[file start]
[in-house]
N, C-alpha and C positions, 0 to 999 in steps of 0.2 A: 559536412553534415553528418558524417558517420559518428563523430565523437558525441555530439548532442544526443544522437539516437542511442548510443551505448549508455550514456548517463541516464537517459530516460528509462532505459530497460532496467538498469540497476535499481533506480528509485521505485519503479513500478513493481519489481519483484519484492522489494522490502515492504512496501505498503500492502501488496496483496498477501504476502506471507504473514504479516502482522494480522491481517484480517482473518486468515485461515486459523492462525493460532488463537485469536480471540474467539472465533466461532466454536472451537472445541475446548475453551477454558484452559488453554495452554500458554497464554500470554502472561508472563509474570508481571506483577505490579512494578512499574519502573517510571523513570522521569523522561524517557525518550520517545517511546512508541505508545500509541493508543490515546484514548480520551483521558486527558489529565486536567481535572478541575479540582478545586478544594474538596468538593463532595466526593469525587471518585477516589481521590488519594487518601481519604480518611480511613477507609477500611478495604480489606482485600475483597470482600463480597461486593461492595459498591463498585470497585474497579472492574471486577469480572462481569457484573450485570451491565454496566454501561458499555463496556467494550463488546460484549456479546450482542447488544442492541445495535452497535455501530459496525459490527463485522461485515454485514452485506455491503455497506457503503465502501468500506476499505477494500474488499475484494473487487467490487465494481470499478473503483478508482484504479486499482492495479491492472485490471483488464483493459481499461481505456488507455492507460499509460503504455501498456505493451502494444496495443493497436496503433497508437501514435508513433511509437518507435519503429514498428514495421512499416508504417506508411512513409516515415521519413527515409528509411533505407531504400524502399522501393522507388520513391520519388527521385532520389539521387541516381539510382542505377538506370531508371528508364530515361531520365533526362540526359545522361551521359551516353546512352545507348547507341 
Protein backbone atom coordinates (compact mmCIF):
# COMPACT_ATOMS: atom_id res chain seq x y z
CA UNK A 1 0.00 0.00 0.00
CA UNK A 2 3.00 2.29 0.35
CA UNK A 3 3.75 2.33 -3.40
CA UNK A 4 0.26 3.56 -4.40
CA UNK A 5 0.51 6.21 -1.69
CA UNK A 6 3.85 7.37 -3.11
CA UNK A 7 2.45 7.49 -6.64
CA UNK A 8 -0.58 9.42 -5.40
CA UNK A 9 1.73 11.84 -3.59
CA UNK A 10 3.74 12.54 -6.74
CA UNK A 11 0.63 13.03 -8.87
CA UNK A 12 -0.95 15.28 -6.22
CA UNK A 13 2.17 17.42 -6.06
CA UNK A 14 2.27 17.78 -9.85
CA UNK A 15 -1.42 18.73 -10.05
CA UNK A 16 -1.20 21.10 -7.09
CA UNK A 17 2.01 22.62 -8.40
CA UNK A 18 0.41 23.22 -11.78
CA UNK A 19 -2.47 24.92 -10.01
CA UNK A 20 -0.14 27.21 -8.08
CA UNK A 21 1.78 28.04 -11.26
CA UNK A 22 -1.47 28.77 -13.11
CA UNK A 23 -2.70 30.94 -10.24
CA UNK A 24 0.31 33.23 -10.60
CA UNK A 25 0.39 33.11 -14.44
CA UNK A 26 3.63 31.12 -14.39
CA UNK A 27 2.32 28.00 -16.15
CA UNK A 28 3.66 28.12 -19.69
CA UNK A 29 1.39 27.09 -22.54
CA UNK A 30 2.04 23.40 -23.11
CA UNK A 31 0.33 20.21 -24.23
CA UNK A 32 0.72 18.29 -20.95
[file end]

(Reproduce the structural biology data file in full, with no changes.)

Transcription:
[in-house]
N, C-alpha and C positions, 0 to 999 in steps of 0.2 A: 559536412553534415553528418558524417558517420559518428563523430565523437558525441555530439548532442544526443544522437539516437542511442548510443551505448549508455550514456548517463541516464537517459530516460528509462532505459530497460532496467538498469540497476535499481533506480528509485521505485519503479513500478513493481519489481519483484519484492522489494522490502515492504512496501505498503500492502501488496496483496498477501504476502506471507504473514504479516502482522494480522491481517484480517482473518486468515485461515486459523492462525493460532488463537485469536480471540474467539472465533466461532466454536472451537472445541475446548475453551477454558484452559488453554495452554500458554497464554500470554502472561508472563509474570508481571506483577505490579512494578512499574519502573517510571523513570522521569523522561524517557525518550520517545517511546512508541505508545500509541493508543490515546484514548480520551483521558486527558489529565486536567481535572478541575479540582478545586478544594474538596468538593463532595466526593469525587471518585477516589481521590488519594487518601481519604480518611480511613477507609477500611478495604480489606482485600475483597470482600463480597461486593461492595459498591463498585470497585474497579472492574471486577469480572462481569457484573450485570451491565454496566454501561458499555463496556467494550463488546460484549456479546450482542447488544442492541445495535452497535455501530459496525459490527463485522461485515454485514452485506455491503455497506457503503465502501468500506476499505477494500474488499475484494473487487467490487465494481470499478473503483478508482484504479486499482492495479491492472485490471483488464483493459481499461481505456488507455492507460499509460503504455501498456505493451502494444496495443493497436496503433497508437501514435508513433511509437518507435519503429514498428514495421512499416508504417506508411512513409516515415521519413527515409528509411533505407531504400524502399522501393522507388520513391520519388527521385532520389539521387541516381539510382542505377538506370531508371528508364530515361531520365533526362540526359545522361551521359551516353546512352545507348547507341 
Protein backbone atom coordinates (compact mmCIF):
# COMPACT_ATOMS: atom_id res chain seq x y z
CA UNK A 1 0.00 0.00 0.00
CA UNK A 2 3.00 2.29 0.35
CA UNK A 3 3.75 2.33 -3.40
CA UNK A 4 0.26 3.56 -4.40
CA UNK A 5 0.51 6.21 -1.69
CA UNK A 6 3.85 7.37 -3.11
CA UNK A 7 2.45 7.49 -6.64
CA UNK A 8 -0.58 9.42 -5.40
CA UNK A 9 1.73 11.84 -3.59
CA UNK A 10 3.74 12.54 -6.74
CA UNK A 11 0.63 13.03 -8.87
CA UNK A 12 -0.95 15.28 -6.22
CA UNK A 13 2.17 17.42 -6.06
CA UNK A 14 2.27 17.78 -9.85
CA UNK A 15 -1.42 18.73 -10.05
CA UNK A 16 -1.20 21.10 -7.09
CA UNK A 17 2.01 22.62 -8.40
CA UNK A 18 0.41 23.22 -11.78
CA UNK A 19 -2.47 24.92 -10.01
CA UNK A 20 -0.14 27.21 -8.08
CA UNK A 21 1.78 28.04 -11.26
CA UNK A 22 -1.47 28.77 -13.11
CA UNK A 23 -2.70 30.94 -10.24
CA UNK A 24 0.31 33.23 -10.60
CA UNK A 25 0.39 33.11 -14.44
CA UNK A 26 3.63 31.12 -14.39
CA UNK A 27 2.32 28.00 -16.15
CA UNK A 28 3.66 28.12 -19.69
CA UNK A 29 1.39 27.09 -22.54
CA UNK A 30 2.04 23.40 -23.11
CA UNK A 31 0.33 20.21 -24.23
CA UNK A 32 0.72 18.29 -20.95